The adoption of Hadoop by companies looking to improve their big data analytics capabilities isRead More
Hadoop adoption ‘approaching tipping point’
The adoption of Hadoop by companies looking to improve their big data analytics capabilities is approaching a tipping point as more businesses become comfortable with the technology and understand what it can achieve.
This is according to a new survey conducted by AtScale, in partnership with Cloudera, MapR and Tableau. It found that almost half of Hadoop users (49 per cent) stated they have already achieved tangible results from their deployments.
Diginomica reports this figure is expected to rise further in the next six to nine months, as 77 per cent of respondents stated they intend to increase their investments.
Many enterprises are also moving their Hadoop activities beyond the trial stage and making the technology a key part of their decision-making. Some 47 per cent of users stated their Hadoop deployment now has a strategic role in their business, compared with 26 per cent who said it is still experimental.
Almost one in eight (12 per cent) said they are using the technology in a tactical role, while 15 per cent reported Hadoop has already been a 'game-changer' for how they do business.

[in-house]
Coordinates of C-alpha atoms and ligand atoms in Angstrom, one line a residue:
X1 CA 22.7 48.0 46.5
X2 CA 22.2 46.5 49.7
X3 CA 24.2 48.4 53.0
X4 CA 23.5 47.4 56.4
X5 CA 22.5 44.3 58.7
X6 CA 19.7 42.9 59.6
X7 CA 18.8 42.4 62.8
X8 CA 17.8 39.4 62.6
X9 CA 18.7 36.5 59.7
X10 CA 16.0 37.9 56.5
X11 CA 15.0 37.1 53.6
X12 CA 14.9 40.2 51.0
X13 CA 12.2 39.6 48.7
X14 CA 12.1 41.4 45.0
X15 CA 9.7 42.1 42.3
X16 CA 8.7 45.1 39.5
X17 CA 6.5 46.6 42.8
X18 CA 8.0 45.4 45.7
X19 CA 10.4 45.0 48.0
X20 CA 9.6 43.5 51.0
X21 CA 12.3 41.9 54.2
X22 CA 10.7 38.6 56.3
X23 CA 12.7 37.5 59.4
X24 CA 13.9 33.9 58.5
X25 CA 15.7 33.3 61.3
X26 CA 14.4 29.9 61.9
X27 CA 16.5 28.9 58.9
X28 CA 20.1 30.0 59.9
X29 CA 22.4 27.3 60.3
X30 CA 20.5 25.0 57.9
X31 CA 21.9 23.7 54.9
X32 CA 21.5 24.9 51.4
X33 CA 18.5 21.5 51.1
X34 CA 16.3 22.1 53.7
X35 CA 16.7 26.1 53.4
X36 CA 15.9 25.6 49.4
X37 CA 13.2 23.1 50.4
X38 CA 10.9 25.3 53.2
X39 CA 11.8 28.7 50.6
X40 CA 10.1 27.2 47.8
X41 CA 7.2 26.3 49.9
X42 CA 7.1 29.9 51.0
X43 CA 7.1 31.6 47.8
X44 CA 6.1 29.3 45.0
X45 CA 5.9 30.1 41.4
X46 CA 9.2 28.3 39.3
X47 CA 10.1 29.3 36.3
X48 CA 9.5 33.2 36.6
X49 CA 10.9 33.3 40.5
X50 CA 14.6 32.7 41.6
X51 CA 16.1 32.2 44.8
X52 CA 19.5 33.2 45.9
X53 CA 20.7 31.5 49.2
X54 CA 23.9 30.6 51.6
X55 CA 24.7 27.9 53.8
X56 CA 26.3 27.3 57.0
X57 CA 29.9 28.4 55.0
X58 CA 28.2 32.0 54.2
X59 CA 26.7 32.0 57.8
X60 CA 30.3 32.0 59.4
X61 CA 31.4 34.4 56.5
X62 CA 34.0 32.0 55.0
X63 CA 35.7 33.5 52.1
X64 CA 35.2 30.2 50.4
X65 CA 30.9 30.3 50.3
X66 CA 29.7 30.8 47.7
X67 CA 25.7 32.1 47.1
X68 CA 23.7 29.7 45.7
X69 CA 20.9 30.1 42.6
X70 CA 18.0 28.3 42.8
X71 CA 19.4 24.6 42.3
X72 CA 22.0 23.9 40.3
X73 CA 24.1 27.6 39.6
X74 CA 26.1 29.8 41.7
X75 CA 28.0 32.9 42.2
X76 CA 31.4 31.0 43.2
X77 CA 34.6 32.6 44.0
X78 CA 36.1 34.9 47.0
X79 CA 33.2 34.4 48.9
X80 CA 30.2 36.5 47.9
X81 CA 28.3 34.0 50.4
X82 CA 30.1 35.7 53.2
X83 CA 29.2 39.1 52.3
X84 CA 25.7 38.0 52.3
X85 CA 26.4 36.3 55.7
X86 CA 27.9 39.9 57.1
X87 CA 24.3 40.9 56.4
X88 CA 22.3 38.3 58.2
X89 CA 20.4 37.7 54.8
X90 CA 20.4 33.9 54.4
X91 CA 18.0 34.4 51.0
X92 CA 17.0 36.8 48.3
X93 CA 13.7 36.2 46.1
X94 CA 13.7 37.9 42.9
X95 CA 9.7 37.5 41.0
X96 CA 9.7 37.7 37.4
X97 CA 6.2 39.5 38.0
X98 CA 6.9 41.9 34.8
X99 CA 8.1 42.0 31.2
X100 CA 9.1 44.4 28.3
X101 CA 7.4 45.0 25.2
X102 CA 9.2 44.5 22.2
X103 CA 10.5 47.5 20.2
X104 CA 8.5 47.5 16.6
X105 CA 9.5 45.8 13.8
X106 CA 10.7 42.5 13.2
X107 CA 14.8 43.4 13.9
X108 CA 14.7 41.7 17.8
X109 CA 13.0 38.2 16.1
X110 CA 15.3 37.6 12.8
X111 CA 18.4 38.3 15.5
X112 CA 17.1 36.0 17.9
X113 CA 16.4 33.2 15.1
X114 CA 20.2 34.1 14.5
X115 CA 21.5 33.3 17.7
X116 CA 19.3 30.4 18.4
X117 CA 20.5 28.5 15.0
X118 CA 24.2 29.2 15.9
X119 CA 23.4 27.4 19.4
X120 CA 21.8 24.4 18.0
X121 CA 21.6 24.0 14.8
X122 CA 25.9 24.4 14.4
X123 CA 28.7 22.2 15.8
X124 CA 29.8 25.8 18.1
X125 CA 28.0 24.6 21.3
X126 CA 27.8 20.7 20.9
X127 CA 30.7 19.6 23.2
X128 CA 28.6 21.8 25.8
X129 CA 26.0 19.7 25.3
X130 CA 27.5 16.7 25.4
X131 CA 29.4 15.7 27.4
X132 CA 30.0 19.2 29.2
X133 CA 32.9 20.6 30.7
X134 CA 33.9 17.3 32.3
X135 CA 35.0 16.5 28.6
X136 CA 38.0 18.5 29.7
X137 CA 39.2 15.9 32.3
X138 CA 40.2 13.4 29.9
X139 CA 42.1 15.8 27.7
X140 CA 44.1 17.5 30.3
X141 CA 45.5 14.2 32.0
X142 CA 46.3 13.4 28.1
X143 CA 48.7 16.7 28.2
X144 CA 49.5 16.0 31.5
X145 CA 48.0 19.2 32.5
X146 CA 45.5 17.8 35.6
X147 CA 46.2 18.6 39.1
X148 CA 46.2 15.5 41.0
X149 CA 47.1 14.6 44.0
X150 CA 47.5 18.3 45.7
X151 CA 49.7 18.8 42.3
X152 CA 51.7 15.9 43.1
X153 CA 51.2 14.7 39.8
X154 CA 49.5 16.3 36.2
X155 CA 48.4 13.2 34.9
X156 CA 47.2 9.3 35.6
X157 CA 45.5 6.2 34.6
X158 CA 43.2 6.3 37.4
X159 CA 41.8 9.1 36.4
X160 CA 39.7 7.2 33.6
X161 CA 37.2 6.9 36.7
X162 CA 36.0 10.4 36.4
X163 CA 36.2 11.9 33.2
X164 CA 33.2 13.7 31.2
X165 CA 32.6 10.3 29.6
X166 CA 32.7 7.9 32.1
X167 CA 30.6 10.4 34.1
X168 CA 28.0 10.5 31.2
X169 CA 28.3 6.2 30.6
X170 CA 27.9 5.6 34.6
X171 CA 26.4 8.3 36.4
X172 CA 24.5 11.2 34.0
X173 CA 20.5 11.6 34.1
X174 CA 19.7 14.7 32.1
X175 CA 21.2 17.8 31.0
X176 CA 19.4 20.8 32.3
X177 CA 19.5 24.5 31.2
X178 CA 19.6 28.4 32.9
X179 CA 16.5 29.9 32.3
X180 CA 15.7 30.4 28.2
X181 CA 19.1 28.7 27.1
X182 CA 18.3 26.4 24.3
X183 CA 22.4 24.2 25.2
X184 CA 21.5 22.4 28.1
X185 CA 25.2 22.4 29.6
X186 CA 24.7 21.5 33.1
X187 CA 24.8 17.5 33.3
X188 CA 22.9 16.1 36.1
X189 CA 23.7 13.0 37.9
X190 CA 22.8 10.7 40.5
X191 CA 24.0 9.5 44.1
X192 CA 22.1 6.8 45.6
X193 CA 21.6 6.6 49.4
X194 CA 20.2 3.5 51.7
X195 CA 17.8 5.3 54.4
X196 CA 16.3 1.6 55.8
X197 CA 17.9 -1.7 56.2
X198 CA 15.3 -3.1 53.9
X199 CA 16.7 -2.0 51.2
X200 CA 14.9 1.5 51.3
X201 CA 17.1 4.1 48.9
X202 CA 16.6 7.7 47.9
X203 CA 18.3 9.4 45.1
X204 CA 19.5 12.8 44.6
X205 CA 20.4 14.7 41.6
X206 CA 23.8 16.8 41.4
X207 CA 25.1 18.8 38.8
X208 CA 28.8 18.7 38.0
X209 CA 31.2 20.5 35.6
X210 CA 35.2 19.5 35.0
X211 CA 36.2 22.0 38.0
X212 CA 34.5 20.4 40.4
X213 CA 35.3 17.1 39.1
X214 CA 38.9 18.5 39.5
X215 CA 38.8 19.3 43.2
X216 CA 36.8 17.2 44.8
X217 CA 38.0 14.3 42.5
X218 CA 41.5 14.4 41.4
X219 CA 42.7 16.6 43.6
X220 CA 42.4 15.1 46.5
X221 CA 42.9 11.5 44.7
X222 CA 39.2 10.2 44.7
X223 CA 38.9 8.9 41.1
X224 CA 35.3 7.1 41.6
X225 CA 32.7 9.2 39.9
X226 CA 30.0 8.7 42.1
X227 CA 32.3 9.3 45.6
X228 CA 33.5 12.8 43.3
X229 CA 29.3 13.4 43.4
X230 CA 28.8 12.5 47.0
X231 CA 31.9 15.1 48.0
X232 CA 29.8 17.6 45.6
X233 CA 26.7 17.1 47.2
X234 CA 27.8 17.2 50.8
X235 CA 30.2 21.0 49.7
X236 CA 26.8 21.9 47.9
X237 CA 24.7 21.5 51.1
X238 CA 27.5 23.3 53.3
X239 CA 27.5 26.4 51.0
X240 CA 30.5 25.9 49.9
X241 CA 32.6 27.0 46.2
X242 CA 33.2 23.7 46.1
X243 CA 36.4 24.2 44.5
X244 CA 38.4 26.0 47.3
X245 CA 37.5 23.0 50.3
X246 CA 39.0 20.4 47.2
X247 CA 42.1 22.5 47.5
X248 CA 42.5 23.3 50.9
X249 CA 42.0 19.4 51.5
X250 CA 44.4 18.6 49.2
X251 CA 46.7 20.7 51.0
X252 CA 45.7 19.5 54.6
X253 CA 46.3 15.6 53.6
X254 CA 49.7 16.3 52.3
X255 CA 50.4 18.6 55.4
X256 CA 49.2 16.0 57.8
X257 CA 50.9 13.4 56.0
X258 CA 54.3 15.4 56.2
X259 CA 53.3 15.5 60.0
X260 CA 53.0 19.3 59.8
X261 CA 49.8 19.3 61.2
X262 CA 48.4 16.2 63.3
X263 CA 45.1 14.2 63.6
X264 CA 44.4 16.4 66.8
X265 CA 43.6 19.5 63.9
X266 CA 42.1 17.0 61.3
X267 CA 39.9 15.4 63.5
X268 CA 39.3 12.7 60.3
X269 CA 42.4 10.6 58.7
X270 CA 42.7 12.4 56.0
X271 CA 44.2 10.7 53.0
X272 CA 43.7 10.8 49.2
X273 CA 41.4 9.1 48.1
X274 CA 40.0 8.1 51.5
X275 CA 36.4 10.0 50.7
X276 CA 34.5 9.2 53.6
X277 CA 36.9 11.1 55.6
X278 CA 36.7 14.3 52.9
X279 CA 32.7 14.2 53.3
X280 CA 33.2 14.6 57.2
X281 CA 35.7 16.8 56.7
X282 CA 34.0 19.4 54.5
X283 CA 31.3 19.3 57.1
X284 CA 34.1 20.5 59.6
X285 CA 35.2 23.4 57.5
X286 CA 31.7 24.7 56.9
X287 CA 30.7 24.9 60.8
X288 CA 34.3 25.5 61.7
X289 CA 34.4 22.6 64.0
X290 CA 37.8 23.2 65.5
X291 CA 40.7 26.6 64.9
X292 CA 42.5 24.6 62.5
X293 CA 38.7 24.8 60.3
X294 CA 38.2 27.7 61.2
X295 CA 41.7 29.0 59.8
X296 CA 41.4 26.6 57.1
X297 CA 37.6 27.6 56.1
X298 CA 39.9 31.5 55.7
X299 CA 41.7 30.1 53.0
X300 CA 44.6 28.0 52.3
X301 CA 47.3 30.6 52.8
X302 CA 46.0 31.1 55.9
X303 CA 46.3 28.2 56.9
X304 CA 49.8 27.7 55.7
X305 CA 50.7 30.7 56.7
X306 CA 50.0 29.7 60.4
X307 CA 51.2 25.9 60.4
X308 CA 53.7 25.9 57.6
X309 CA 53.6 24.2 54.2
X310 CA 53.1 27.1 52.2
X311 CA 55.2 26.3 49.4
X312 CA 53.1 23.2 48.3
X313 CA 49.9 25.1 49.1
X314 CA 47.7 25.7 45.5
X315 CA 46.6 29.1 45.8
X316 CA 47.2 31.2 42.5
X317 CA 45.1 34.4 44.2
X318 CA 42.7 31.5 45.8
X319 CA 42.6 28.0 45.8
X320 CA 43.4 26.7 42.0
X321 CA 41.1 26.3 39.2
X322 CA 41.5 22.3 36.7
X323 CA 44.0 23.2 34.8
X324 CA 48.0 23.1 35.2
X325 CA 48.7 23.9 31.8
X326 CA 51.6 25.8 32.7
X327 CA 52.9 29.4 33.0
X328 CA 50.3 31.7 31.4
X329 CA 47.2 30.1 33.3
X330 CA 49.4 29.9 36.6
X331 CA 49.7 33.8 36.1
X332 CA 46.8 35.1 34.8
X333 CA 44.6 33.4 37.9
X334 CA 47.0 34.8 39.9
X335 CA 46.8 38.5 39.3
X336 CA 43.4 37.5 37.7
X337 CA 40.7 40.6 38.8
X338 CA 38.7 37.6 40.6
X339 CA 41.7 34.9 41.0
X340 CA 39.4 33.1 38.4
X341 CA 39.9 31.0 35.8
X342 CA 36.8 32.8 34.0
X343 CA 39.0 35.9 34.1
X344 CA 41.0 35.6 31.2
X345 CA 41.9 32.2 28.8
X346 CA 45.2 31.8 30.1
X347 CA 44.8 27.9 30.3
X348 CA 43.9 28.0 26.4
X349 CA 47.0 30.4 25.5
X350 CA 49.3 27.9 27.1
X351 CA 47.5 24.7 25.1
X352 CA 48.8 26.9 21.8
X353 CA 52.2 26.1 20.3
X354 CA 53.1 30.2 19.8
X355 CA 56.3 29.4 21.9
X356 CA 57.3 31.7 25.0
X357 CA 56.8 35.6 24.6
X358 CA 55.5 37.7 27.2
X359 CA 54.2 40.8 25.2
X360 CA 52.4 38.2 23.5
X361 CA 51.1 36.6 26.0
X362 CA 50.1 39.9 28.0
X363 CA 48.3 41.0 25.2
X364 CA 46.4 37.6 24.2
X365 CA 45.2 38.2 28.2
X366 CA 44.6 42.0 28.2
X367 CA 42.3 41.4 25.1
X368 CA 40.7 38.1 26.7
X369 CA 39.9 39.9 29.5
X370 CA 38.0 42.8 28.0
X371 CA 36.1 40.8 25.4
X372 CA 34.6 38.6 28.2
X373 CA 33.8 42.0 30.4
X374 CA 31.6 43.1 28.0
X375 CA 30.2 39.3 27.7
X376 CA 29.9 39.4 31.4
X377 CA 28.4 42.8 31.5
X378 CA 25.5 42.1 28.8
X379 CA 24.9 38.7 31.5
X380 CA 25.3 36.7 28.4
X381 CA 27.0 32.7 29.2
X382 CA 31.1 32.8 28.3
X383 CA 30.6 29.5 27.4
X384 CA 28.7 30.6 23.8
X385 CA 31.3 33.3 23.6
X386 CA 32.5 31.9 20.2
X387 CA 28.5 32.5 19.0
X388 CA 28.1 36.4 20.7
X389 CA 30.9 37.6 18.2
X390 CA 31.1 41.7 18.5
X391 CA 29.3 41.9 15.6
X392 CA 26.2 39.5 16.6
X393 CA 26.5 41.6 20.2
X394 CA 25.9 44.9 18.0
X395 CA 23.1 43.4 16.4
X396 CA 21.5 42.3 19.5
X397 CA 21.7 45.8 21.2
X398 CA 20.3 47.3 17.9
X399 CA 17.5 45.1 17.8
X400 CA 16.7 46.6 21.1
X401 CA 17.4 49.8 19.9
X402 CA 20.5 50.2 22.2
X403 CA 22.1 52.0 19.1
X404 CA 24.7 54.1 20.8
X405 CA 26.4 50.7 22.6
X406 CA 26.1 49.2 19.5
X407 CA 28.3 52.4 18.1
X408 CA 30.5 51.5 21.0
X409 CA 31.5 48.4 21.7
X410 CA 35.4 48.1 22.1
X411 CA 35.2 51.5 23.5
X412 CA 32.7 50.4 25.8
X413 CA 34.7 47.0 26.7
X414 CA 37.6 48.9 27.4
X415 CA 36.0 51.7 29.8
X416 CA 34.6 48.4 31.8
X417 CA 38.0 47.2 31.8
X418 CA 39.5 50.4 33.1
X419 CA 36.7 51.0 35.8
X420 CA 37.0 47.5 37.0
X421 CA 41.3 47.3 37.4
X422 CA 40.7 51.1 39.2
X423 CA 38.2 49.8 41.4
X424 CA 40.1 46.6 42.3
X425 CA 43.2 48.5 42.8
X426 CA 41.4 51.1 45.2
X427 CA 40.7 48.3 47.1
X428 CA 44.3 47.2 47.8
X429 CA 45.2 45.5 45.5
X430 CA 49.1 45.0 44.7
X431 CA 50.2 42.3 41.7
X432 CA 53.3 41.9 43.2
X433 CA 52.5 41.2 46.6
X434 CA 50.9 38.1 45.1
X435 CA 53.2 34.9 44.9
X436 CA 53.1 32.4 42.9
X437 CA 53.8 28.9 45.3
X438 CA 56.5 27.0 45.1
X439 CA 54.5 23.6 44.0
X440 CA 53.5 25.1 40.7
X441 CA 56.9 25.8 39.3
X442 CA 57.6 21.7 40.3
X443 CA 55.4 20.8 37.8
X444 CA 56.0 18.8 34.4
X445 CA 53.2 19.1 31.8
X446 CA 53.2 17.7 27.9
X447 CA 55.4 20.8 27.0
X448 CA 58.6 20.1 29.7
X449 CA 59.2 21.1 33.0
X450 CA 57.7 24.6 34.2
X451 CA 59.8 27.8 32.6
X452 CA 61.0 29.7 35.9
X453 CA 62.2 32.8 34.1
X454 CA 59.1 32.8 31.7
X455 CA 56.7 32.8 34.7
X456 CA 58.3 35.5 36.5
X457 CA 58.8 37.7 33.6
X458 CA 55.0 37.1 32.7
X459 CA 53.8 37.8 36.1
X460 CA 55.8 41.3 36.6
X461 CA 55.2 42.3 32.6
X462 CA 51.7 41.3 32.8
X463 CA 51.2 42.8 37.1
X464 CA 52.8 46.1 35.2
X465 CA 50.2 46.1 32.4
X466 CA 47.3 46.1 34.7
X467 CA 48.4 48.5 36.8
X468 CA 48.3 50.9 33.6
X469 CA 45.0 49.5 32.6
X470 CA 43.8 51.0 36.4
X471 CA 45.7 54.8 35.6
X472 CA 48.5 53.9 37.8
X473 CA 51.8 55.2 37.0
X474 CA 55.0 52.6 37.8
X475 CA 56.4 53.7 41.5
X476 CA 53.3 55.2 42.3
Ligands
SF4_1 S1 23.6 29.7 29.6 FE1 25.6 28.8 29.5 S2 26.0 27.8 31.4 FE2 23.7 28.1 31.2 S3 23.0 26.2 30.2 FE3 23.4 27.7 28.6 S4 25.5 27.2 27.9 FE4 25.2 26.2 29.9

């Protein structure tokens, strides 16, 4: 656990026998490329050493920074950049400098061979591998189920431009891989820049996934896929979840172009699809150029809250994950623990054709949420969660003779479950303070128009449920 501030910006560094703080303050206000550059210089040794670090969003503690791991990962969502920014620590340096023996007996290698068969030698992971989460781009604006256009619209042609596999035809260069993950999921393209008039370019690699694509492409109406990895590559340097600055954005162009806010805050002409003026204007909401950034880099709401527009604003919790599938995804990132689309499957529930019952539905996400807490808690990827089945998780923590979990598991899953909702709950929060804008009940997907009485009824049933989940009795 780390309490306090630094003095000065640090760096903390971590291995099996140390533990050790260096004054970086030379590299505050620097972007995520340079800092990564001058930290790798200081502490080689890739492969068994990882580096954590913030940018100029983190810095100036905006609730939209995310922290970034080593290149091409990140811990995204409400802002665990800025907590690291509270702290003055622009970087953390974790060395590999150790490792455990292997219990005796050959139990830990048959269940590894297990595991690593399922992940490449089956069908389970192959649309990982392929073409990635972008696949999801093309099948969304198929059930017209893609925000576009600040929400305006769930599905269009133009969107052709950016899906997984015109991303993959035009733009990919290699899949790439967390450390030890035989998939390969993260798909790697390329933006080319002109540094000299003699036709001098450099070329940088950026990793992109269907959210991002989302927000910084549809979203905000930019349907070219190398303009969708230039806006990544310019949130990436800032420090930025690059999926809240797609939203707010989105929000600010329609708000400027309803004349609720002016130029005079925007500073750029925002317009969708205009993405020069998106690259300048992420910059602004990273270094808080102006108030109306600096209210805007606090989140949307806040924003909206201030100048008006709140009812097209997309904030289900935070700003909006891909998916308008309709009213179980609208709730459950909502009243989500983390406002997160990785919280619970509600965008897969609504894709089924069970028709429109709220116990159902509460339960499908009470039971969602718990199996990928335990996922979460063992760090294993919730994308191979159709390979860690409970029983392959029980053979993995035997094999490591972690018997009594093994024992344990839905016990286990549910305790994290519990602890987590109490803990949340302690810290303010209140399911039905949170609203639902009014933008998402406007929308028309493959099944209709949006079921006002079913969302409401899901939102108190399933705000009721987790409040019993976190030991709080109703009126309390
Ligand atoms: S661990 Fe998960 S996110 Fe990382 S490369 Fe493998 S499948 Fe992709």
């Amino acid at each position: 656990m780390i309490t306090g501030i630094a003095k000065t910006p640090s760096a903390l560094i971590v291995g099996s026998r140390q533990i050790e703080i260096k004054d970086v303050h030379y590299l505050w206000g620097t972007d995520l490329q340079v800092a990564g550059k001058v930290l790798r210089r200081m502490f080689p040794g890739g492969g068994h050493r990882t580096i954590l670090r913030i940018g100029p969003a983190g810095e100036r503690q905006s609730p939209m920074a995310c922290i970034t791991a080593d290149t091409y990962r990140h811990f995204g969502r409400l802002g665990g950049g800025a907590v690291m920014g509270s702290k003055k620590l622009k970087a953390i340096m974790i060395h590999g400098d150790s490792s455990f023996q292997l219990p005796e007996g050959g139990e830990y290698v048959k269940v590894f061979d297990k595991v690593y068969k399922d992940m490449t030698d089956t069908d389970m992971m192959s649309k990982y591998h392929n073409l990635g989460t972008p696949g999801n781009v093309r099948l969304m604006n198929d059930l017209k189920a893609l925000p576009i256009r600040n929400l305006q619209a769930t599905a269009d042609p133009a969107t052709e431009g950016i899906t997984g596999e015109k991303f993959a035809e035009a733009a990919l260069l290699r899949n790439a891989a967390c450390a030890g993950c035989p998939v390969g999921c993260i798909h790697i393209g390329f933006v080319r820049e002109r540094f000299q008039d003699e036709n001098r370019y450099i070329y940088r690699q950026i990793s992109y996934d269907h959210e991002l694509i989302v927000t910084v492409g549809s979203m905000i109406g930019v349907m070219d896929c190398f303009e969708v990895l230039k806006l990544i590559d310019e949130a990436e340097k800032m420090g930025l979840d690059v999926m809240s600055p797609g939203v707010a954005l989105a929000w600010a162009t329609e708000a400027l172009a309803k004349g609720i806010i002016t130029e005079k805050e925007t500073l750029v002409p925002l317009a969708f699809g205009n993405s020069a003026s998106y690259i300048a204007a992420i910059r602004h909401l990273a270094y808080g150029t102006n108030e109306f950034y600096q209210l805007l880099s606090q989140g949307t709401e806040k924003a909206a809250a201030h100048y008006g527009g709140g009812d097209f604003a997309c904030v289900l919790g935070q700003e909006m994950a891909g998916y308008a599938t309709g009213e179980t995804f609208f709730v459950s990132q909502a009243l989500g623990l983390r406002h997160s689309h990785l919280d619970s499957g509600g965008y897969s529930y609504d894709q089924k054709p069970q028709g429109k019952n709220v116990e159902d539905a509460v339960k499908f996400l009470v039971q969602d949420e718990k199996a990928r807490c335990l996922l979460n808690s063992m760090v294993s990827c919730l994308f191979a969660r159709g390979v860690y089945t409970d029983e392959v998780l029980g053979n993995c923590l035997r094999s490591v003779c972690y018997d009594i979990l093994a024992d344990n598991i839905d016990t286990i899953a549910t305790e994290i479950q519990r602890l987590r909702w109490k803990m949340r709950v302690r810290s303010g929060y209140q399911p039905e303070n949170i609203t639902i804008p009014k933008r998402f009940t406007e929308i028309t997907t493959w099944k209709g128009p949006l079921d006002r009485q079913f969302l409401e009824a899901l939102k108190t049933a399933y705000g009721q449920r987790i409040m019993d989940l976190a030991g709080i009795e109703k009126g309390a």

More than half of respondents (52 per cent) stated their sales and marketing departments are leading the way with Hadoop, followed by operations (35 per cent).
By sector, online businesses were found to be the most advanced with their initiatives, with 37 per cent of companies reporting a high level of maturity and a further 47 per cent describing a medium level. This was followed by manufacturing and consulting organisations.
The financial services and healthcare sectors still have work to do to catch up, with 21 per cent and 18 per cent of respondents respectively reporting a high level of maturity.
AtScale chief marketing officer Bruno Aziza told Digimonica that although Hadoop is complex, its workings need to be invisible to end-users if businesses are to be successful.
"Users know that self service is the easiest way to get value both now and into the future but most don’t have that capability," he said. "The survey is clear, those that have self-service are much more likely to see value."